Coming from southeastern Michigan, where I have the privilege and pleasure of being able to take diversity for granted, a place such as Lititz feels more culturally foreign to me than going to dinner at an Iranian Bahá’í friend’s home, or to a temple where I’m one of only two people who’s not an Asian immigrant, or being an ethnic minority in my friend group.
Of course, people in Lititz would never realize this by looking at me. Visually I can pass for 100% German; so, the comments I heard implied everyone assumed I’m Christian, that I identify with European-American values, and that there was no reason to say “Happy holidays” to me instead of “Merry Christmas.”
Rather than come into Lititz, a 260-year-old small town that was founded by the Moravian Christian Church and surrounded by Amish and Mennonite farms, with an attitude of condescension for their old-fashioned, mono-culture ways, and resent their apparent lack of interest in diversity and inclusion, and devalue their Germanic Christian traditions and the overall conservative feel of the place, I strove to show the people there the same respect I would show if visiting another country—particularly at our lodgings.
My parents and I stayed in a historic building that was owned in the 1700s by a relative of one of my ancestors, which has long since changed hands and is currently run as a bed and breakfast by a Mennonite couple.
I admit, I felt some discomfort at first due to the sheer unfamiliarity and not knowing how I should act as a guest of such a formal and modest people. I wondered what first impression I made, dressed like I just stepped off an artist commune, and how they’d feel about a Buddhist chanting Nam-myoho-renge-kyo in their home.
When I realized what I was doing, I decided there was no value in assigning negative judgment to how I felt. Instead of trying to talk myself out of how I felt, I simply conducted myself as a courteous guest and left a light imprint of my stay—meaning, I left my room the way I found it and didn’t make it a point to proclaim my differences and make myself an object of attention (especially since I knew nothing about Mennonite conversational etiquette).
One of the aspects of the moral code of ahimsa is that our intentions and actions are motivated by respect and love, rather than by fear of rebuke or punishment. With that mindset informing my actions, I relaxed knowing that I wouldn’t do something blatantly or ignorantly discourteous in violation of my hosts’ sensibilities, nor did I demonstrate any disrespect of their Christianity by chanting in their home.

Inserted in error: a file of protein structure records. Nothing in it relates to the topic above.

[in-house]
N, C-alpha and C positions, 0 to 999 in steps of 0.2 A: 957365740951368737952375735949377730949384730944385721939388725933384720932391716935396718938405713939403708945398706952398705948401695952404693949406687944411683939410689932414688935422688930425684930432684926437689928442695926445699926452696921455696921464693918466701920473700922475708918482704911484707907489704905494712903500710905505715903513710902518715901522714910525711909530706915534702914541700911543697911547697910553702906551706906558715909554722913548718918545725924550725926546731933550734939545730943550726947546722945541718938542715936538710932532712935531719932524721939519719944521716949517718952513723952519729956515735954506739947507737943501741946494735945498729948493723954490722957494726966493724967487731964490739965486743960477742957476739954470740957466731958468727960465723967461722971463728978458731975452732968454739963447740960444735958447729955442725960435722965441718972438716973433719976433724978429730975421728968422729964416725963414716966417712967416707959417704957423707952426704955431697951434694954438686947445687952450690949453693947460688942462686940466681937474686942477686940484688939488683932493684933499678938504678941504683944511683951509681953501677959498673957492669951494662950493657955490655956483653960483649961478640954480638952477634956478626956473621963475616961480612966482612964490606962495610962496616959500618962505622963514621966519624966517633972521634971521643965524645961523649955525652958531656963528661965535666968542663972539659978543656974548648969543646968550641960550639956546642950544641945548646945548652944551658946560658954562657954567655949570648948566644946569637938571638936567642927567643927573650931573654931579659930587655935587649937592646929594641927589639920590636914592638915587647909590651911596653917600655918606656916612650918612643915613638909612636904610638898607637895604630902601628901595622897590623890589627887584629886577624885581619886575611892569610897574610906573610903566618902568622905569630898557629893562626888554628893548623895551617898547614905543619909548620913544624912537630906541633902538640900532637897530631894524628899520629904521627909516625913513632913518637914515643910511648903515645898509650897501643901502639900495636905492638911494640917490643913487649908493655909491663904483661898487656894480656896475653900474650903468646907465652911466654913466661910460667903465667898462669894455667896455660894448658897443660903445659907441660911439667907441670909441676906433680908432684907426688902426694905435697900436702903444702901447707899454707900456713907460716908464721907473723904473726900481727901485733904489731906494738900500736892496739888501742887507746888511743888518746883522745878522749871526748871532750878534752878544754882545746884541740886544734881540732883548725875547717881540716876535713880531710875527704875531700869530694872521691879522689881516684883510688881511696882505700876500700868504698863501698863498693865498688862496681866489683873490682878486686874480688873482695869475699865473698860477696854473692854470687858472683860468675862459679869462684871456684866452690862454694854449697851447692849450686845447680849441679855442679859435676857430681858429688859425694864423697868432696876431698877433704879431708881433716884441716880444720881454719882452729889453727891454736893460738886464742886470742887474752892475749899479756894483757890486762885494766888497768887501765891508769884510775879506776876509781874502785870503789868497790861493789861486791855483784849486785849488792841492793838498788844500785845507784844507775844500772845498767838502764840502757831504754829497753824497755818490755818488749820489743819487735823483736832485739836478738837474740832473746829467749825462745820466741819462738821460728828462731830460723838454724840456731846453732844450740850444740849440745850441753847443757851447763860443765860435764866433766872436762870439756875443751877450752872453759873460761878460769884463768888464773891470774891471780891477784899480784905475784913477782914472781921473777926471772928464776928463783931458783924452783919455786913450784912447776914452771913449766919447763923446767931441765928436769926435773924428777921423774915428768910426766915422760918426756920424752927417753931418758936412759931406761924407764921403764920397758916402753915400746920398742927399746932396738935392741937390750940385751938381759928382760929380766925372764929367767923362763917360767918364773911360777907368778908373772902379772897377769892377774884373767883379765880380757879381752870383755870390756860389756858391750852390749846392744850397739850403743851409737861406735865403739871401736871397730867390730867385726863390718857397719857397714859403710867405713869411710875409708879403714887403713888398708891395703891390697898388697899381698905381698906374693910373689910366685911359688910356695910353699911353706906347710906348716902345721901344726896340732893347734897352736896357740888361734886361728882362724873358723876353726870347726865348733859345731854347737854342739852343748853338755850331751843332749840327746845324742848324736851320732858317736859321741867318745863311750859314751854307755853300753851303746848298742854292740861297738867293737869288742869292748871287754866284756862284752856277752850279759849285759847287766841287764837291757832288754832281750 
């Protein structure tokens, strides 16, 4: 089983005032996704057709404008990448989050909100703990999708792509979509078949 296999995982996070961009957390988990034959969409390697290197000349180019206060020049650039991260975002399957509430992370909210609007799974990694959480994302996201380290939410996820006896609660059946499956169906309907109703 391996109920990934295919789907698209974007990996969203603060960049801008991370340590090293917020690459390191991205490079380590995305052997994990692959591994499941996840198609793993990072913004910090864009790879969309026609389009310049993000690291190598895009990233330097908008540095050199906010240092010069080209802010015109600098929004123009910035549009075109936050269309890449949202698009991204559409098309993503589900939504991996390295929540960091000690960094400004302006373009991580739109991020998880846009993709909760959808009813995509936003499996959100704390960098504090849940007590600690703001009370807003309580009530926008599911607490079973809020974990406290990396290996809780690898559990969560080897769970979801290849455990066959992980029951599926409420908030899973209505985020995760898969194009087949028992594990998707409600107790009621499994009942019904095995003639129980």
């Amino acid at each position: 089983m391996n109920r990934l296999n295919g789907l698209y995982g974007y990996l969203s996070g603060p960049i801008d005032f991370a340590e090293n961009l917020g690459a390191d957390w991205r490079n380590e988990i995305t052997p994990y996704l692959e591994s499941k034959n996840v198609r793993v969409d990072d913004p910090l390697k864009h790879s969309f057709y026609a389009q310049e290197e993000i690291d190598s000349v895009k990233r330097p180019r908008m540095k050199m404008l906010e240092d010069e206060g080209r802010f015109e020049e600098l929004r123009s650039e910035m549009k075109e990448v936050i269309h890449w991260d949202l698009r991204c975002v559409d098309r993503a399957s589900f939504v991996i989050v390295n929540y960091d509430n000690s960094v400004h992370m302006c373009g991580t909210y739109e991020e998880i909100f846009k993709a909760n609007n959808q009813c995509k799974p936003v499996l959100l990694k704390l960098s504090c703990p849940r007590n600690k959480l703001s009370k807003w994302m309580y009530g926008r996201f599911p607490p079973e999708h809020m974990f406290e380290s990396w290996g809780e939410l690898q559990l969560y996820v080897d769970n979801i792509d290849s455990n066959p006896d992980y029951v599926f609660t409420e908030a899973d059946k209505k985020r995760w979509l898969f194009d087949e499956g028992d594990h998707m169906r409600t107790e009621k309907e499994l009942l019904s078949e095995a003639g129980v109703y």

Instead of interviewing our hosts about their customs and beliefs, I simply observed what they felt inclined to share in the limited interactions I had with them. I bore in mind that not everyone is like me and my friends in wanting to discuss comparative religion and culture almost every time we get together, and I didn’t want to put my hosts on the spot by drawing this sharp Buddhist / Christian distinction between us. I wanted to get acquainted with them as Kathy and Jay, and hear what Kathy and Jay are like and what they want to talk about in their home, rather than expect them to be expert ambassadors for the Mennonite people just because they’re the first Mennonites I’ve ever met.
Yes, first impressions are very important, so we should all strive to give the best first impressions we can to people who’ve never met someone of our religion or culture. That being said, it’s never fair to base our first impressions and any resulting assumptions about an entire religion or culture just from our first interaction with anyone from that group, especially if our prior understanding of that group is zero.
Regardless of how different the people of Lititz are from me and anyone else I usually associate with, I love the place because it’s the closest thing I have to an ancestral hometown. In my third post, I’ll describe why, while I celebrate them, I can’t bring myself to take my roots in this place for granted.